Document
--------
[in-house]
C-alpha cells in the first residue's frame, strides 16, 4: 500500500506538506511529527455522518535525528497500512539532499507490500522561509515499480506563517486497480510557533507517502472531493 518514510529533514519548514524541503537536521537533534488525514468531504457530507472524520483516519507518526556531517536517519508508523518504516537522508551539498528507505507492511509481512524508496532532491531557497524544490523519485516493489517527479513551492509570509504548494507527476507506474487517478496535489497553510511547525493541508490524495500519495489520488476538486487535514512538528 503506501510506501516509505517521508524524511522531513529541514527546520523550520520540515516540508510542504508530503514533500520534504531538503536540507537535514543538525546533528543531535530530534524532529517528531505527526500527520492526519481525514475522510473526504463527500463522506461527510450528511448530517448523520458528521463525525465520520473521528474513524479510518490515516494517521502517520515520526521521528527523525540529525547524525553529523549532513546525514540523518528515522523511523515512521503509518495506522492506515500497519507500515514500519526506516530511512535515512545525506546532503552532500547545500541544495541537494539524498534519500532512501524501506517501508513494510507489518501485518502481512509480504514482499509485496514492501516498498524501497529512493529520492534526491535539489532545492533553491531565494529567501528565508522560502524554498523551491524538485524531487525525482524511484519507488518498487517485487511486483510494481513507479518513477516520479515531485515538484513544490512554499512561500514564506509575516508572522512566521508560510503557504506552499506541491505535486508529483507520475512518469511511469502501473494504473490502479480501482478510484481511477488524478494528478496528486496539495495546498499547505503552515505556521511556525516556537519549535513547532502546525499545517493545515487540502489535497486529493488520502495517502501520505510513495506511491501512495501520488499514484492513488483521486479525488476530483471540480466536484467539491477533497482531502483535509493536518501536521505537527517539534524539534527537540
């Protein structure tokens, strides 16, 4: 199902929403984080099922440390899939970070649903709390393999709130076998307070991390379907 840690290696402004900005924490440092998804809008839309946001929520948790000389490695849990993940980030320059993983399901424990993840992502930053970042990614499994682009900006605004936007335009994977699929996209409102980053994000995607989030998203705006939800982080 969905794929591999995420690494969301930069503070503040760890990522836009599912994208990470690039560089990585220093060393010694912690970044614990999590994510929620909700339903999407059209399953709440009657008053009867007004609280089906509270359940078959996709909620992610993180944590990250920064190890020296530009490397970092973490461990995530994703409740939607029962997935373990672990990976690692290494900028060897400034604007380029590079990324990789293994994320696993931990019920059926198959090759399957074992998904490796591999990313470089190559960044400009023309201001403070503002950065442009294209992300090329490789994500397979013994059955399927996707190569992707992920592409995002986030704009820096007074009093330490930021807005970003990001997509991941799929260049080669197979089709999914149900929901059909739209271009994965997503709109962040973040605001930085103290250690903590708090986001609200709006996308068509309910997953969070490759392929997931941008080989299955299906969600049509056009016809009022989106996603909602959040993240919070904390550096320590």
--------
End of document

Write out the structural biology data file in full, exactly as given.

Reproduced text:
[in-house]
C-alpha cells in the first residue's frame, strides 16, 4: 500500500506538506511529527455522518535525528497500512539532499507490500522561509515499480506563517486497480510557533507517502472531493 518514510529533514519548514524541503537536521537533534488525514468531504457530507472524520483516519507518526556531517536517519508508523518504516537522508551539498528507505507492511509481512524508496532532491531557497524544490523519485516493489517527479513551492509570509504548494507527476507506474487517478496535489497553510511547525493541508490524495500519495489520488476538486487535514512538528 503506501510506501516509505517521508524524511522531513529541514527546520523550520520540515516540508510542504508530503514533500520534504531538503536540507537535514543538525546533528543531535530530534524532529517528531505527526500527520492526519481525514475522510473526504463527500463522506461527510450528511448530517448523520458528521463525525465520520473521528474513524479510518490515516494517521502517520515520526521521528527523525540529525547524525553529523549532513546525514540523518528515522523511523515512521503509518495506522492506515500497519507500515514500519526506516530511512535515512545525506546532503552532500547545500541544495541537494539524498534519500532512501524501506517501508513494510507489518501485518502481512509480504514482499509485496514492501516498498524501497529512493529520492534526491535539489532545492533553491531565494529567501528565508522560502524554498523551491524538485524531487525525482524511484519507488518498487517485487511486483510494481513507479518513477516520479515531485515538484513544490512554499512561500514564506509575516508572522512566521508560510503557504506552499506541491505535486508529483507520475512518469511511469502501473494504473490502479480501482478510484481511477488524478494528478496528486496539495495546498499547505503552515505556521511556525516556537519549535513547532502546525499545517493545515487540502489535497486529493488520502495517502501520505510513495506511491501512495501520488499514484492513488483521486479525488476530483471540480466536484467539491477533497482531502483535509493536518501536521505537527517539534524539534527537540
């Protein structure tokens, strides 16, 4: 199902929403984080099922440390899939970070649903709390393999709130076998307070991390379907 840690290696402004900005924490440092998804809008839309946001929520948790000389490695849990993940980030320059993983399901424990993840992502930053970042990614499994682009900006605004936007335009994977699929996209409102980053994000995607989030998203705006939800982080 969905794929591999995420690494969301930069503070503040760890990522836009599912994208990470690039560089990585220093060393010694912690970044614990999590994510929620909700339903999407059209399953709440009657008053009867007004609280089906509270359940078959996709909620992610993180944590990250920064190890020296530009490397970092973490461990995530994703409740939607029962997935373990672990990976690692290494900028060897400034604007380029590079990324990789293994994320696993931990019920059926198959090759399957074992998904490796591999990313470089190559960044400009023309201001403070503002950065442009294209992300090329490789994500397979013994059955399927996707190569992707992920592409995002986030704009820096007074009093330490930021807005970003990001997509991941799929260049080669197979089709999914149900929901059909739209271009994965997503709109962040973040605001930085103290250690903590708090986001609200709006996308068509309910997953969070490759392929997931941008080989299955299906969600049509056009016809009022989106996603909602959040993240919070904390550096320590």